I'm anti-sexist. Still, it does something to a man to be quizzed about his menstrual and lactation histories. Not to mention worrying about the possibility of becoming one of the couple of thousand American men who get breast cancer each year.

Fortunately, I dodged that bullet. Just a lipoma.

                                                                 •        •        •

A bullet that hit me square in the chest last year, albeit metaphorically, was fired by Nick Goldberg, an editor at the Los Angeles Times. He accused me of lying in his newspaper, a grave offense in journalism unless your name is Bill O'Reilly, and fired me.

I hadn't lied. And after I presented proof that I'd told the truth, the Times — under pressure, since the Internet was going crazy due to their disgusting refusal to reconsider — didn't issue a retraction or hire me back. Presumably fearing a lawsuit, they doubled down. Goldberg still draws a salary. Not me.

I used to be a sound sleeper. Head hit the pillow; I was gone until morning.

No more. Insomnia is my new normal. Lots of nightmares. If you can be so totally wronged, libeled by a corporation that's literally trying to destroy your career because of its opaque conflict of interest with outside parties (the Los Angeles Police Department), and it doesn't make any difference when you prove you're innocent, where common sense and human decency no longer hold sway, well, that's an unsettling world where you can never relax.

The thing that surprises me most about workplace shootings is that there are so few of them.

Under the doctrine that 2015 sucked so hard, 2016 has got to be better. I'm cautiously optimistic about the coming year, yet anxiety remains.

                                                                 •        •        •

My new graphic biography, Bernie, is about Bernie Sanders. Sales figures will be directly proportionate to the senator's performance in the primaries.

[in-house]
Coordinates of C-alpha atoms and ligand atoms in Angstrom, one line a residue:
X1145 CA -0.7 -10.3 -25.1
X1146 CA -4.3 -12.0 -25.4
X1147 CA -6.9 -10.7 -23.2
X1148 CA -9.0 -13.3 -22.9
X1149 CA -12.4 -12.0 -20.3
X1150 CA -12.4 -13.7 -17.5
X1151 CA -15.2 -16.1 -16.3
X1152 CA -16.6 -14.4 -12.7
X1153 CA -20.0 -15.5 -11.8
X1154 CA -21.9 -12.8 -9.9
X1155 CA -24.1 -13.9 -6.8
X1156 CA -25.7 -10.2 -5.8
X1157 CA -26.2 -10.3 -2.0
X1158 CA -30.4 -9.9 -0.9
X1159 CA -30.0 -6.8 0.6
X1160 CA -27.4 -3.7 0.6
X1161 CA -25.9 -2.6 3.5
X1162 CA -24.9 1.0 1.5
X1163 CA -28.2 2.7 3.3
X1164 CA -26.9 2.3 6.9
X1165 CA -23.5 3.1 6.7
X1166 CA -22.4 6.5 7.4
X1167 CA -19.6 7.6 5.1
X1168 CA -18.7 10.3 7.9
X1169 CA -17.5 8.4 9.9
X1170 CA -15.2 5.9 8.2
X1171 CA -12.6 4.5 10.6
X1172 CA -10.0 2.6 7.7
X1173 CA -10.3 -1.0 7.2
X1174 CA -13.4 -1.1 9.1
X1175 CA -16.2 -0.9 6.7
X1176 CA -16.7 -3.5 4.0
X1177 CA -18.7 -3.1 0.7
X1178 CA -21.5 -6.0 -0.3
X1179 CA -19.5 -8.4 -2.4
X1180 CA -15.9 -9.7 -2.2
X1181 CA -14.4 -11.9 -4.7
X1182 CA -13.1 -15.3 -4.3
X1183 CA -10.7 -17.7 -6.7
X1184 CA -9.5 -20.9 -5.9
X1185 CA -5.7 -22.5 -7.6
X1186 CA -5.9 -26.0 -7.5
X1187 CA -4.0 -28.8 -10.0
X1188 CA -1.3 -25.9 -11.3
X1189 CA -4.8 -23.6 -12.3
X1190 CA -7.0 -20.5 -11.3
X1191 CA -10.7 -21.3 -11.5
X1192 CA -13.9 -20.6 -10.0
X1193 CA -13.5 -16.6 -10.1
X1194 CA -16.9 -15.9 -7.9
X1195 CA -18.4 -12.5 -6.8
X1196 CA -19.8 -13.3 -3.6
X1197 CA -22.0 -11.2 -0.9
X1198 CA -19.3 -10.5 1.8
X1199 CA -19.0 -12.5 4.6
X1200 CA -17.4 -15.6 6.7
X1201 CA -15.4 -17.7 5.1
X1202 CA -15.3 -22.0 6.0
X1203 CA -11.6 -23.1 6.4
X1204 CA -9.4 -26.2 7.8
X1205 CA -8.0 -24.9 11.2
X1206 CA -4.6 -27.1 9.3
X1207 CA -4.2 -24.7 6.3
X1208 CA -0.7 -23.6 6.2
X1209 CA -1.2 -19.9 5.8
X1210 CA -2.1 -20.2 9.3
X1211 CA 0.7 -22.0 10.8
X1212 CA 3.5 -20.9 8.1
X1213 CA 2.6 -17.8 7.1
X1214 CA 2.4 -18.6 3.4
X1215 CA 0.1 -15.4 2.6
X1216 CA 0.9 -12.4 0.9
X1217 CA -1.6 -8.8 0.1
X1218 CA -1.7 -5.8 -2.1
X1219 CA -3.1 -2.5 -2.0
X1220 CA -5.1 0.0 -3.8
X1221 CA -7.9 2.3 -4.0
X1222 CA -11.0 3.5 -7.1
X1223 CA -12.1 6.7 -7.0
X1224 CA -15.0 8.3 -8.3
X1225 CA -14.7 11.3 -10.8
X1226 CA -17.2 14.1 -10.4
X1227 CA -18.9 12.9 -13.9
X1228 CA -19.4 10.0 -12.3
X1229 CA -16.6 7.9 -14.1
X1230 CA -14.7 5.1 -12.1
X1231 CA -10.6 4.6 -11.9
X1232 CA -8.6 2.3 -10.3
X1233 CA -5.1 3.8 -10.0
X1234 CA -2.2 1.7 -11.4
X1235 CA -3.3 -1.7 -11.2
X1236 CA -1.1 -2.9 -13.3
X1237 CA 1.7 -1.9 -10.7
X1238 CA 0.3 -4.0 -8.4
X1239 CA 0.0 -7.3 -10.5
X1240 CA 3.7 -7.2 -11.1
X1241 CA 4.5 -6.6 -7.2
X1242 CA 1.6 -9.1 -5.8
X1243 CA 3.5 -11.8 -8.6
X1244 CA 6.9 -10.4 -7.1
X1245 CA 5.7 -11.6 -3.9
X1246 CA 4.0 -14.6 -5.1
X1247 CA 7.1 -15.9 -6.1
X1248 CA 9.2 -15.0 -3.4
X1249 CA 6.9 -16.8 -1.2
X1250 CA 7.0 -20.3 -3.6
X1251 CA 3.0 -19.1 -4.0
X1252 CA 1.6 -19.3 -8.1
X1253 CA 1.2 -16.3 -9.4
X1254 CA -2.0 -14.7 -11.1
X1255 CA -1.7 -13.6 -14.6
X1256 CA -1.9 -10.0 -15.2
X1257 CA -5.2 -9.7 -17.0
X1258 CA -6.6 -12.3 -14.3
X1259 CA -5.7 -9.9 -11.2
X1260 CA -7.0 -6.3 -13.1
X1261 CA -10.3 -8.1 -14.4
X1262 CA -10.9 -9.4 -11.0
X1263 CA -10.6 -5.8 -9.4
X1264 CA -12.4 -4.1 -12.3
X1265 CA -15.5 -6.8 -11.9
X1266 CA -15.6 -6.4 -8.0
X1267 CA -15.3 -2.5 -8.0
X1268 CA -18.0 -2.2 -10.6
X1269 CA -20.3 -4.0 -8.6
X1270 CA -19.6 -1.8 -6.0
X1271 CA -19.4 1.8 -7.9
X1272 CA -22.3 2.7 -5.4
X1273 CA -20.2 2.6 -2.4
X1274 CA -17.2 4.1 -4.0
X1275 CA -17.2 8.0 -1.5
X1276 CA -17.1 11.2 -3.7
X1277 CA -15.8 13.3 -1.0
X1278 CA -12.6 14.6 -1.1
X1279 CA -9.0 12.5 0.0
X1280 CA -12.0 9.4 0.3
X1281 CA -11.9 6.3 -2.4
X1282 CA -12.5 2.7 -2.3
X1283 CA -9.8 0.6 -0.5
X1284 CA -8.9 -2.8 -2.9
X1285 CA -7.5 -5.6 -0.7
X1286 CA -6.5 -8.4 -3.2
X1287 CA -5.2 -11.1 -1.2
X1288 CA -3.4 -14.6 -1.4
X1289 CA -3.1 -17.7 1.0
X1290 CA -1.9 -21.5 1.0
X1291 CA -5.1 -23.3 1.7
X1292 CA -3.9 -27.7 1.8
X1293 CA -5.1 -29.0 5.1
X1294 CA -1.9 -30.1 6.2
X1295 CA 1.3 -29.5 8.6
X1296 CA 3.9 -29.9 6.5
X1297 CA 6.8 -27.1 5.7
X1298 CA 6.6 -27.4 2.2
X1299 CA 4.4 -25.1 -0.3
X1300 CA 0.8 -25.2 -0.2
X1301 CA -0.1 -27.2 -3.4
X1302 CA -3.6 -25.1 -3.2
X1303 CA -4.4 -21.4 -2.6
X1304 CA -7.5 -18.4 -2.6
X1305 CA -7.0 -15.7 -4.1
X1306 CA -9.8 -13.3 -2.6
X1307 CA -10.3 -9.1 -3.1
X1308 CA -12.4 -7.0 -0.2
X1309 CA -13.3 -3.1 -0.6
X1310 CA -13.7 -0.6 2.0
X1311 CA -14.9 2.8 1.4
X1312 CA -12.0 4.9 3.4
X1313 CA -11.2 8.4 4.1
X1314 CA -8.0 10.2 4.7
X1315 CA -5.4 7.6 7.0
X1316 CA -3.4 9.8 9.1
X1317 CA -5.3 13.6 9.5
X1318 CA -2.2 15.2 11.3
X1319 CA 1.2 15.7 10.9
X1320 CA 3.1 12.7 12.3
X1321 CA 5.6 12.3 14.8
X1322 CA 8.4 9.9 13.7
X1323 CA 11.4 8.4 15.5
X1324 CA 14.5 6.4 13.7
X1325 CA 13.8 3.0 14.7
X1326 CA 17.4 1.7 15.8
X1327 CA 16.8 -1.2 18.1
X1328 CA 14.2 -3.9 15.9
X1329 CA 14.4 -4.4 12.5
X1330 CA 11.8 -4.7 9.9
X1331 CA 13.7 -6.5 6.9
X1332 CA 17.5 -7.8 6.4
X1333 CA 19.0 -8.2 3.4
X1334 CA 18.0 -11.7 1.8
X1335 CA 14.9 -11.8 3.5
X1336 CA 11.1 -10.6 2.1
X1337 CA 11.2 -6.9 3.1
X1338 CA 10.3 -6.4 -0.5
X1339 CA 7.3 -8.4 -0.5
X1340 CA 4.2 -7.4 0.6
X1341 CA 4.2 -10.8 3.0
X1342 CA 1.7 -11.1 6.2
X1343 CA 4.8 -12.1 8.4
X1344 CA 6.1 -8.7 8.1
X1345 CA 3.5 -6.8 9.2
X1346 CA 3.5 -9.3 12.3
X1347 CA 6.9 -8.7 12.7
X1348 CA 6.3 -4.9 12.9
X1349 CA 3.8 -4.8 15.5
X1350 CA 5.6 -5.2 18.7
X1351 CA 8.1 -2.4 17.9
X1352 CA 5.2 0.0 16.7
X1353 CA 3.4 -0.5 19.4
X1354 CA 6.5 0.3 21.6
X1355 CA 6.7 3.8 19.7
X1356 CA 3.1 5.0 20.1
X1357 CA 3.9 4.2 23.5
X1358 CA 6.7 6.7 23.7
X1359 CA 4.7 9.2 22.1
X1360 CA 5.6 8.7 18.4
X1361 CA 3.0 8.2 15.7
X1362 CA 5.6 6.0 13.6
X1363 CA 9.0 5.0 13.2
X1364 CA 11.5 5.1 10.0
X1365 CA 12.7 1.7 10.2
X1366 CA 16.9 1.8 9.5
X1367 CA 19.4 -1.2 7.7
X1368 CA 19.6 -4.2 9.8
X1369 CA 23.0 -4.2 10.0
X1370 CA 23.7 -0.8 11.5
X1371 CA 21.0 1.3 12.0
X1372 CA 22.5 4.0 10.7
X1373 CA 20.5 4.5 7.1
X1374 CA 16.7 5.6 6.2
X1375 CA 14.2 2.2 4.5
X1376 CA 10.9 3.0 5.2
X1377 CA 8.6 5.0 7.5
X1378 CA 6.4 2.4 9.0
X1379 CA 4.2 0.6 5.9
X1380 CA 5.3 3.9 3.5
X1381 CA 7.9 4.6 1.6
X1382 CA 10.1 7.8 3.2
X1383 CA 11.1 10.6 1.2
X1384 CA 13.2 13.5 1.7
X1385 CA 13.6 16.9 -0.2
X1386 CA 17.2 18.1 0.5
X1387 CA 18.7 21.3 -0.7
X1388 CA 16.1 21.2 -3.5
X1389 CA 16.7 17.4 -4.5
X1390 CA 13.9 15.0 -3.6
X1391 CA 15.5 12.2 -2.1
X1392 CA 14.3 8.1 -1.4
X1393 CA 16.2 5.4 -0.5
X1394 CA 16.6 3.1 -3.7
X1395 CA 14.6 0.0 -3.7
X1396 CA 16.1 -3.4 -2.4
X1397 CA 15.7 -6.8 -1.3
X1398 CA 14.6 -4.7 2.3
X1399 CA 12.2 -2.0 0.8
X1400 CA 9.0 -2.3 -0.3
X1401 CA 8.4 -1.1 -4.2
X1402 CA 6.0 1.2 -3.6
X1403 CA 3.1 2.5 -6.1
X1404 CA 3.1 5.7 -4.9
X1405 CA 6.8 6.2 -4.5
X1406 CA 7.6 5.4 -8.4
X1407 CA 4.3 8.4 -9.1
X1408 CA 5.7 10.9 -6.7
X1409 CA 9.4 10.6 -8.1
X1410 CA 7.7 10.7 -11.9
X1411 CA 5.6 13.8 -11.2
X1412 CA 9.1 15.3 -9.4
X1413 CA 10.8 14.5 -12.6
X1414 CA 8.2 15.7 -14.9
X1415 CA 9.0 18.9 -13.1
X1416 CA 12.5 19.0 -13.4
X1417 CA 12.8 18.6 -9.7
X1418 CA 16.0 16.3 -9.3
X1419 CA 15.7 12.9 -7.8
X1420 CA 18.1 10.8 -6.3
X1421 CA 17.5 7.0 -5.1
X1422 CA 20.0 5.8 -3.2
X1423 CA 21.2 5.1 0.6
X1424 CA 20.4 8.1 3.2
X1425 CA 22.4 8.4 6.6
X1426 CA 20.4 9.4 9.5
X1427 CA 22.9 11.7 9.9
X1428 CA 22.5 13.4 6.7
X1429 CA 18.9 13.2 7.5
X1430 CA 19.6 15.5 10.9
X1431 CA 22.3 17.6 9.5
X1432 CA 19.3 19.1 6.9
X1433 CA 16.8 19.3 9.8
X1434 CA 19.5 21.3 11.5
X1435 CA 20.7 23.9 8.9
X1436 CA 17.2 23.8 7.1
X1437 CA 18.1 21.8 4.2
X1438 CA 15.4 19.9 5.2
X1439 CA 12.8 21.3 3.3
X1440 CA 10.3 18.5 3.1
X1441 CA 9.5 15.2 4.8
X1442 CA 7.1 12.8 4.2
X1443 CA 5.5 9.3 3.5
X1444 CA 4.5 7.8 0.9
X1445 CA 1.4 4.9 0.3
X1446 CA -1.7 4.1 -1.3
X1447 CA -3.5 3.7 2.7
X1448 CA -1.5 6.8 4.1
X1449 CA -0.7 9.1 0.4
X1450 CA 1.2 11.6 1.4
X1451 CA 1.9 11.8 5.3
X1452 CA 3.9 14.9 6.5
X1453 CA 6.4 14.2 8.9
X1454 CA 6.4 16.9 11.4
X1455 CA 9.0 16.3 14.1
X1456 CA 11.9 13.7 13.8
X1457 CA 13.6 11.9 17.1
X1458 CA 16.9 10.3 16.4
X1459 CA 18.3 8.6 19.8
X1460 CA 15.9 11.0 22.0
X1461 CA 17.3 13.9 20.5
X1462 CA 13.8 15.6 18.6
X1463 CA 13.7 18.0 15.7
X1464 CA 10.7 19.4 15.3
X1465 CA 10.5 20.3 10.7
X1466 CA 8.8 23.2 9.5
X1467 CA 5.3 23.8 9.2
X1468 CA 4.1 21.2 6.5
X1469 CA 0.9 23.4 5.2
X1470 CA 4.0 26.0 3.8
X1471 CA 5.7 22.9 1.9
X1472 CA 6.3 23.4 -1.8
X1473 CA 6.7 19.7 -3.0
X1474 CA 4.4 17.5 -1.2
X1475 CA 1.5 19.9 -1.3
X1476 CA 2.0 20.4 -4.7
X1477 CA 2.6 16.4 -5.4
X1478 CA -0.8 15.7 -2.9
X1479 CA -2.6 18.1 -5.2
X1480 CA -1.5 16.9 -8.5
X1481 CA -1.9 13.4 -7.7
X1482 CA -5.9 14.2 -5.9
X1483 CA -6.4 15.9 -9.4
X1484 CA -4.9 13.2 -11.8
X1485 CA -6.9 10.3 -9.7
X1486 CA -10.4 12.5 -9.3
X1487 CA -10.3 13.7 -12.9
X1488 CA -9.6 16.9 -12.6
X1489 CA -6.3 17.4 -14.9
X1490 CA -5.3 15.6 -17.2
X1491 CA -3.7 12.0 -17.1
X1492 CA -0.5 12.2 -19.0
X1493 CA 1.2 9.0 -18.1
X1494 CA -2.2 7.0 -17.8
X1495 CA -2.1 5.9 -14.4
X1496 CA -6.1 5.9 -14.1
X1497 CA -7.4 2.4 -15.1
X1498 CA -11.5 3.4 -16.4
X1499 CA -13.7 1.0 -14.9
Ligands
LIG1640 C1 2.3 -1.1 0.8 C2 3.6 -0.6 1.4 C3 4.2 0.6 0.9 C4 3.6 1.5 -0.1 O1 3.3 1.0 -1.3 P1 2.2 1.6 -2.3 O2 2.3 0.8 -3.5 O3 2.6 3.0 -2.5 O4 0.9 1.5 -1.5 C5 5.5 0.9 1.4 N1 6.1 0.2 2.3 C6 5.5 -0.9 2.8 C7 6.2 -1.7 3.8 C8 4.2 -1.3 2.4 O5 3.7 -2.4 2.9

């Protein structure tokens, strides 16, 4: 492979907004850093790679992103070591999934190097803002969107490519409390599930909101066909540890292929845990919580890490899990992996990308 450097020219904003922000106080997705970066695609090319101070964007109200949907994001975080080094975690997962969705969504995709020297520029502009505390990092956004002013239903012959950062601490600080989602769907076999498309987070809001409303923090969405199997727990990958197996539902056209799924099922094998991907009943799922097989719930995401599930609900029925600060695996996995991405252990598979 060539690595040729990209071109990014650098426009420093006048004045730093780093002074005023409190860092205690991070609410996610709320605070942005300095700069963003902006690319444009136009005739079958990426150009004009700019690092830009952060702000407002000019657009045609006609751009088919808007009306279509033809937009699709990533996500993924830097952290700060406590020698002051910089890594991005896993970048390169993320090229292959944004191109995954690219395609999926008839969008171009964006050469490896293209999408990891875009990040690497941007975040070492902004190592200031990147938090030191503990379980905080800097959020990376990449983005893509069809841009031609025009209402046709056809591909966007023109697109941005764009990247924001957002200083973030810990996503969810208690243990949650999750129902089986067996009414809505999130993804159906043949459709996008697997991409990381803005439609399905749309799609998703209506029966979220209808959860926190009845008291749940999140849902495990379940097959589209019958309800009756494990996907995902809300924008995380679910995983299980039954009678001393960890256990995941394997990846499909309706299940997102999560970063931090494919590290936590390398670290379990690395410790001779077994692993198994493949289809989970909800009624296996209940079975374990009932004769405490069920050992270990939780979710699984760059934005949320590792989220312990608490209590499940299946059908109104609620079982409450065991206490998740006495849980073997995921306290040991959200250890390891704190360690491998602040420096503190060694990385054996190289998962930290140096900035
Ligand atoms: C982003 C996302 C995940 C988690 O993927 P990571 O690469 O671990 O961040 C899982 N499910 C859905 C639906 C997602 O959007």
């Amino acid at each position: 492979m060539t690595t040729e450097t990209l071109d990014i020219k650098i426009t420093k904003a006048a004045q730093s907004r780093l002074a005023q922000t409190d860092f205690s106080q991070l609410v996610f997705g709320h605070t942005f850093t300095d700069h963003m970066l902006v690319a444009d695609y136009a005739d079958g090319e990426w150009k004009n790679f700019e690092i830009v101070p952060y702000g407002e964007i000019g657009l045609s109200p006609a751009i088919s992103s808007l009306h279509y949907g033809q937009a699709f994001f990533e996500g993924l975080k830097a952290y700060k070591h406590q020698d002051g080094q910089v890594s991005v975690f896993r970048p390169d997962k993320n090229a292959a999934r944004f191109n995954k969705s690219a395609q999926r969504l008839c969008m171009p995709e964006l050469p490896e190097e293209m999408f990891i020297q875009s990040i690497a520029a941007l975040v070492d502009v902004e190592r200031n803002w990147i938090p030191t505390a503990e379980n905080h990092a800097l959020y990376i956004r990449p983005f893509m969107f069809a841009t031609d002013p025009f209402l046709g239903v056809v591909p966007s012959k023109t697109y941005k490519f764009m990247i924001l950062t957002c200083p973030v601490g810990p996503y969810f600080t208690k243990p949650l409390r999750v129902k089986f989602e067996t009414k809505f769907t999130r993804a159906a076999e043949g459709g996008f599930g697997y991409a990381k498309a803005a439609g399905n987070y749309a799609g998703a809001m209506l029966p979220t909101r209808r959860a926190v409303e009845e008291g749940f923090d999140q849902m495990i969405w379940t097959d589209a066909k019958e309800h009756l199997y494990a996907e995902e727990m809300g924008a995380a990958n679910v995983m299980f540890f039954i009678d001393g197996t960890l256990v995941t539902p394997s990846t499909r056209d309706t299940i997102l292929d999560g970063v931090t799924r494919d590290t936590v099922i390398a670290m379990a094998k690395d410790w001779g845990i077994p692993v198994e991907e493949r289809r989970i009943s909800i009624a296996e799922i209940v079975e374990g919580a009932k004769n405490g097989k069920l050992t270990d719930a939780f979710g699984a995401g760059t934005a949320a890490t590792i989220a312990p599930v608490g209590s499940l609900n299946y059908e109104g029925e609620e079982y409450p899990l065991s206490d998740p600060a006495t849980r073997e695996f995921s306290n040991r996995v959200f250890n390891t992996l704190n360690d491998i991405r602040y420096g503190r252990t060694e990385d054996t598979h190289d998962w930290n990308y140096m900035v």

There's cause for optimism in New Hampshire but the South is a challenge. And now you've got The New York Times skewing expectations by suddenly claiming that the Iowa caucuses are do or die for Bernie, even though no one thought he was going to win there before.

It's Hillary Clinton's campaign to lose, but it was hers to lose in 2008, and she did.

What if Bernie crashes and burns? Then my book dies. Or what if Bernie becomes the nominee, and the book gets huge — will there be enough security? If not, I die. Anxiety turns everything into a lose-lose.

Behind all that anxiety, of course, is money.

Every month that I manage to pay all the bills is a miracle. I move money around, scare up just enough extra work, hustle hustle hustle. My colleagues marvel at my energy.

What's my secret? Being tired all the time, and depressed, and not knowing how I'll be able to eat in 10 years, much less retire.

Like most Americans, I don't have substantial retirement savings. If I don't work, I live maybe a year or two before moving to the great outdoors.

I fantasize about a soft landing. Maybe some magazine or website or newspaper will take me on full-time. Maybe with benefits?

Or an academic gig — teaching journalism or cartooning or history somewhere. It would be fun. I'd be good at it. But where?

You can't apply to a college or university; the academic job application process is insanely time-consuming and the reply is always a rejection. An offer has to come to you.

One must trust in the universe. The philosopher Eckhart Tolle says the universe will provide what you need.

Unless it doesn't.

Ted Rall is the political cartoonist for ANewDomain.net, editor of SkewedNews.net, a syndicated columnist and author of Snowden, a biography of NSA whistleblower Edward Snowden. Click here to contact him, and follow him on Twitter: @TedRall. The opinions expressed are his own.